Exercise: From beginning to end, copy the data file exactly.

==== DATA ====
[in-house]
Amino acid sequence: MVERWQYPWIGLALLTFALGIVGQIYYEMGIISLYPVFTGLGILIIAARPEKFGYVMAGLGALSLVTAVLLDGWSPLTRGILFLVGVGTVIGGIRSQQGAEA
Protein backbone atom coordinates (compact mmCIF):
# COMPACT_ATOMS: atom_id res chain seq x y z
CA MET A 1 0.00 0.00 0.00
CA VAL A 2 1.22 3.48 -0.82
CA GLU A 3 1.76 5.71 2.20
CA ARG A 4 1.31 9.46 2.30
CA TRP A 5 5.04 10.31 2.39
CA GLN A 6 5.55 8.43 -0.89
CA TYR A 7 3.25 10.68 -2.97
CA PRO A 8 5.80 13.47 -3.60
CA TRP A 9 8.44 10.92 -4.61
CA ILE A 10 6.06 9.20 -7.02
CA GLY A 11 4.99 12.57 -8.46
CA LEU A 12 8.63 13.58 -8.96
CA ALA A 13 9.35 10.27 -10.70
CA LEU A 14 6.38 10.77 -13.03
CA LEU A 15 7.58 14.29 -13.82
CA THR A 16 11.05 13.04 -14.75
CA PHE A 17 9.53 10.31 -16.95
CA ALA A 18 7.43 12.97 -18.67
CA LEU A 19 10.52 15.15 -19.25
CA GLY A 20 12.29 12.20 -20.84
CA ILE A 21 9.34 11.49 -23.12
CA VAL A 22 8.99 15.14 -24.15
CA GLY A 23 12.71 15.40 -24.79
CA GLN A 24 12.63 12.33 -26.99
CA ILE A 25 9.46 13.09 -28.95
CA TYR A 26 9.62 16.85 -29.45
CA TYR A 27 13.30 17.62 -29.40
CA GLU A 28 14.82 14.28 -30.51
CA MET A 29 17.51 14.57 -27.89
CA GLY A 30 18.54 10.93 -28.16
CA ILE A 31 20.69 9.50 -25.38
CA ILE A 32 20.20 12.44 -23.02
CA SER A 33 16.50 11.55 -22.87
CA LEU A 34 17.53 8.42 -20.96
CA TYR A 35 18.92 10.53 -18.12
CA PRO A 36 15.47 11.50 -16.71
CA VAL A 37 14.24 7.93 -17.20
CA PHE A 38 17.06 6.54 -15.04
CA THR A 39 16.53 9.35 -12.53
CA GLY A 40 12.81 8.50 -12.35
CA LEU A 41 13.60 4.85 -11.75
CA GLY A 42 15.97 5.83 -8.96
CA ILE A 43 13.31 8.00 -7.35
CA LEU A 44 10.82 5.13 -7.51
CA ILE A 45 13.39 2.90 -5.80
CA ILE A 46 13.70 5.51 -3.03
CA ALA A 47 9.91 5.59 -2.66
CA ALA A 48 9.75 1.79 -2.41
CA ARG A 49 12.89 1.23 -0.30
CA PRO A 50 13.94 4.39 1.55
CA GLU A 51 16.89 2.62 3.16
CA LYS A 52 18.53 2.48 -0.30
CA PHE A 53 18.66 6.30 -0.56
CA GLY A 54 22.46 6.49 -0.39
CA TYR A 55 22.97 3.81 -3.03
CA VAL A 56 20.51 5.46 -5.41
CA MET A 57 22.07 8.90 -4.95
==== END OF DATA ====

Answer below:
[in-house]
Amino acid sequence: MVERWQYPWIGLALLTFALGIVGQIYYEMGIISLYPVFTGLGILIIAARPEKFGYVMAGLGALSLVTAVLLDGWSPLTRGILFLVGVGTVIGGIRSQQGAEA
Protein backbone atom coordinates (compact mmCIF):
# COMPACT_ATOMS: atom_id res chain seq x y z
CA MET A 1 0.00 0.00 0.00
CA VAL A 2 1.22 3.48 -0.82
CA GLU A 3 1.76 5.71 2.20
CA ARG A 4 1.31 9.46 2.30
CA TRP A 5 5.04 10.31 2.39
CA GLN A 6 5.55 8.43 -0.89
CA TYR A 7 3.25 10.68 -2.97
CA PRO A 8 5.80 13.47 -3.60
CA TRP A 9 8.44 10.92 -4.61
CA ILE A 10 6.06 9.20 -7.02
CA GLY A 11 4.99 12.57 -8.46
CA LEU A 12 8.63 13.58 -8.96
CA ALA A 13 9.35 10.27 -10.70
CA LEU A 14 6.38 10.77 -13.03
CA LEU A 15 7.58 14.29 -13.82
CA THR A 16 11.05 13.04 -14.75
CA PHE A 17 9.53 10.31 -16.95
CA ALA A 18 7.43 12.97 -18.67
CA LEU A 19 10.52 15.15 -19.25
CA GLY A 20 12.29 12.20 -20.84
CA ILE A 21 9.34 11.49 -23.12
CA VAL A 22 8.99 15.14 -24.15
CA GLY A 23 12.71 15.40 -24.79
CA GLN A 24 12.63 12.33 -26.99
CA ILE A 25 9.46 13.09 -28.95
CA TYR A 26 9.62 16.85 -29.45
CA TYR A 27 13.30 17.62 -29.40
CA GLU A 28 14.82 14.28 -30.51
CA MET A 29 17.51 14.57 -27.89
CA GLY A 30 18.54 10.93 -28.16
CA ILE A 31 20.69 9.50 -25.38
CA ILE A 32 20.20 12.44 -23.02
CA SER A 33 16.50 11.55 -22.87
CA LEU A 34 17.53 8.42 -20.96
CA TYR A 35 18.92 10.53 -18.12
CA PRO A 36 15.47 11.50 -16.71
CA VAL A 37 14.24 7.93 -17.20
CA PHE A 38 17.06 6.54 -15.04
CA THR A 39 16.53 9.35 -12.53
CA GLY A 40 12.81 8.50 -12.35
CA LEU A 41 13.60 4.85 -11.75
CA GLY A 42 15.97 5.83 -8.96
CA ILE A 43 13.31 8.00 -7.35
CA LEU A 44 10.82 5.13 -7.51
CA ILE A 45 13.39 2.90 -5.80
CA ILE A 46 13.70 5.51 -3.03
CA ALA A 47 9.91 5.59 -2.66
CA ALA A 48 9.75 1.79 -2.41
CA ARG A 49 12.89 1.23 -0.30
CA PRO A 50 13.94 4.39 1.55
CA GLU A 51 16.89 2.62 3.16
CA LYS A 52 18.53 2.48 -0.30
CA PHE A 53 18.66 6.30 -0.56
CA GLY A 54 22.46 6.49 -0.39
CA TYR A 55 22.97 3.81 -3.03
CA VAL A 56 20.51 5.46 -5.41
CA MET A 57 22.07 8.90 -4.95